"When you say that, you're putting extra weight on your shoulders, aren't you?'' Miller said. "You can sort of wait and win eight or 10 times before (talking like that).''
Multibillionaire businessman Warren Buffett offered to pay $1 billion to anyone who correctly picked the outcome of every NCAA Tournament game. Every applicant was eliminated before the end of the second round. Two games — Mercer over Duke and Dayton over Ohio State — took out 99 percent of the entries.
Hey, maybe you're still alive in another contest. Comedy Central's Daniel Tosh joked on Twitter: "Jimmy Buffett is offering $100 to anyone who has a perfect NIT bracket."
Gotta love New York Post sports media critic Phil Mushnick. He points out that Chris Webber has been seen over the past few days starring in an NCAA-licensed commercial for Burger King while wearing a No. 4 Michigan-gold jersey. This is the same Webber who pleaded guilty to perjury in a scandal that ended with Michigan's Fab Five having all their basketball victories and Final Four appearances vacated. As Mushnick wrote, "World gone nuts.''
Worst fan display
Yikes, the natives sure are restless in Edmonton. Oilers fans, surely longing for the days of Wayne Gretzky and Mark Messier, are suffering through yet another rough season. Saturday, the Oilers were blasted at home, 8-1 by the rival Flames. One fan showed his disgust in perhaps the most insulting way possible. He took off his Oilers jersey and threw it on the ice. This is the second time this season that has happened. Saturday, Oilers goalie Ben Scrivens picked up the jersey with his goalie stick and pitch-forked it back into the stands.
Most disappointing numbers
Want to know why tennis isn't as popular among American television viewers as it used to be?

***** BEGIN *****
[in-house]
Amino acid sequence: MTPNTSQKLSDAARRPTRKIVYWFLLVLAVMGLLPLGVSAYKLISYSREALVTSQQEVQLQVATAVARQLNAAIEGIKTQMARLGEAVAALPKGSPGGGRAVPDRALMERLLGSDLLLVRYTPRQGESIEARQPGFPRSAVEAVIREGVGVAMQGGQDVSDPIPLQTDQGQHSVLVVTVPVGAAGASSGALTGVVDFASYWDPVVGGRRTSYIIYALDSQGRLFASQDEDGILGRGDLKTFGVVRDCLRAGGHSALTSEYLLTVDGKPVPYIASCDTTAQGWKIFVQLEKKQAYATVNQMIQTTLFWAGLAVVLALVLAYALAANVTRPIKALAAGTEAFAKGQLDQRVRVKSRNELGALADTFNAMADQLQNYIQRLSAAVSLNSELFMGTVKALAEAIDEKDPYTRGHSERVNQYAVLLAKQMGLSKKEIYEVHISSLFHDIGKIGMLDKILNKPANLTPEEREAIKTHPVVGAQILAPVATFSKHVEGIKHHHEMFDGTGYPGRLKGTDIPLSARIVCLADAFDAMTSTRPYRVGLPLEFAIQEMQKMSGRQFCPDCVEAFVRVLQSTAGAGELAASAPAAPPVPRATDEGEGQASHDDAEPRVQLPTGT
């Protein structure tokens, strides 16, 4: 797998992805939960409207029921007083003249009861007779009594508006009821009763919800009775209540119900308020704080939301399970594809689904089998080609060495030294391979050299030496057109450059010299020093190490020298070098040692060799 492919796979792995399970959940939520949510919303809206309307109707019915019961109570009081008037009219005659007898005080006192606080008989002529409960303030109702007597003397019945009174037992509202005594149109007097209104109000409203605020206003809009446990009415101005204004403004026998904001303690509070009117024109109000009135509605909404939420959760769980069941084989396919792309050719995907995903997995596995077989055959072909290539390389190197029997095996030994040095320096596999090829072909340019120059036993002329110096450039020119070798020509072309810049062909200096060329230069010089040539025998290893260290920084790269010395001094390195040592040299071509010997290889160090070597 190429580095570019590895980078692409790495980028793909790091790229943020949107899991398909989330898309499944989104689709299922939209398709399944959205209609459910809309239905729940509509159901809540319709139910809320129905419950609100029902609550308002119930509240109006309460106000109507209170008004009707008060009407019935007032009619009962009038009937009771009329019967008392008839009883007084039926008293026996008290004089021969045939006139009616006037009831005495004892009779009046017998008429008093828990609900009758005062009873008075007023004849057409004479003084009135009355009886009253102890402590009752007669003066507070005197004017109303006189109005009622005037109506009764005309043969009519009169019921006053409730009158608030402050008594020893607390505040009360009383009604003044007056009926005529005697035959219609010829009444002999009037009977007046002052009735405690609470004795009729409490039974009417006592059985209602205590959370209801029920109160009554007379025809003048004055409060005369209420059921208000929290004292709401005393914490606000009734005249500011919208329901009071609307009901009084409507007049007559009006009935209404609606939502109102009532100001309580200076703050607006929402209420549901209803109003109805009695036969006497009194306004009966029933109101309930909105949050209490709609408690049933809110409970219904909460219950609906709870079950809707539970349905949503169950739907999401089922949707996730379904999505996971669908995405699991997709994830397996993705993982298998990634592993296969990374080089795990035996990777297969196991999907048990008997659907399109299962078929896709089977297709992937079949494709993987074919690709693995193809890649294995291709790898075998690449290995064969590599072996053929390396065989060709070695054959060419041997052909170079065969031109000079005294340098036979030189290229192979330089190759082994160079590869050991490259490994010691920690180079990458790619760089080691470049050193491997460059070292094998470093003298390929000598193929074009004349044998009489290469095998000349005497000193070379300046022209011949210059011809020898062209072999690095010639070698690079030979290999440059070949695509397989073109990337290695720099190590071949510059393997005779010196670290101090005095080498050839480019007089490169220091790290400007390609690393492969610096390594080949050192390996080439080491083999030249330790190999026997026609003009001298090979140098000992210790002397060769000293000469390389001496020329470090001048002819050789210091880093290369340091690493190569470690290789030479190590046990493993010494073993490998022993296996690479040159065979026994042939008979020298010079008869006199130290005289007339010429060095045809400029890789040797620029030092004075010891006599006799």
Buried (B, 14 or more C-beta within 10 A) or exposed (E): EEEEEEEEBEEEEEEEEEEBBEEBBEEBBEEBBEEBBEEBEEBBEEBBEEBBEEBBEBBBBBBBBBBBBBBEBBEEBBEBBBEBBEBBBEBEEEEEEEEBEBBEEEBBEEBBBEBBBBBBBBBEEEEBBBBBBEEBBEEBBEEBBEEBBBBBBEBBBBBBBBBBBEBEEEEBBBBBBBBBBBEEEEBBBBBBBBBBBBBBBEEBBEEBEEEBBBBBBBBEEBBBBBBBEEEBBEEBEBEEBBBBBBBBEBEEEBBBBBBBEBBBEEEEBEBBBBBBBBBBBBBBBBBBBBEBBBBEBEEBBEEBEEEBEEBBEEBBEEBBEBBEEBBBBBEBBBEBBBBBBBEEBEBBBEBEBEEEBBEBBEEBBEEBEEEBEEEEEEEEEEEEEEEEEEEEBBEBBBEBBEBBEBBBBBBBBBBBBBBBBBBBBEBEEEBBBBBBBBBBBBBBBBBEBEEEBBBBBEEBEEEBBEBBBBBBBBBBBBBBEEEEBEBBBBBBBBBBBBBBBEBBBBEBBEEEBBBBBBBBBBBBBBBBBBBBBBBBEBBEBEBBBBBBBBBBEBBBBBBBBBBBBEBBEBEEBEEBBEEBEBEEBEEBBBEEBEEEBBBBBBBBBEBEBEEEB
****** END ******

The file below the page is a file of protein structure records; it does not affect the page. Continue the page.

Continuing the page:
Maybe this has something to do with it, and it's absolutely shocking. Only one American — John Isner at No. 10 — is ranked in the top 50 of the ATP rankings. Heck, there are more players in the top 50 from Croatia, Switzerland and Canada than there are from the United States.
Of the top 100 players, there are only five Americans.
"The state of U.S. tennis is not the greatest it has ever been," Isner (above) told the Miami Herald. That's for sure.
It helps to have an exciting game, but CBS's Jim Nantz and Greg Anthony were superb calling Sunday's Kentucky-Wichita State NCAA Tournament game. This is their first year calling games regularly together, but they've developed a nice chemistry, and that bodes well for Final Four weekend.
Three things that popped into my head
1. Did anyone else think that the Penguins' Sidney Crosby (left) should have been called for interference during the power play just seconds before Pittsburgh's James Neal scored the overtime winner against the Lightning on Saturday?
2. Those rumors of Manhattan basketball coach Steve Masiello coming to USF sure are promising. And exciting.
3. Hey, Rays, save a couple of victories for the regular season, why don't you.
tom jones' two cents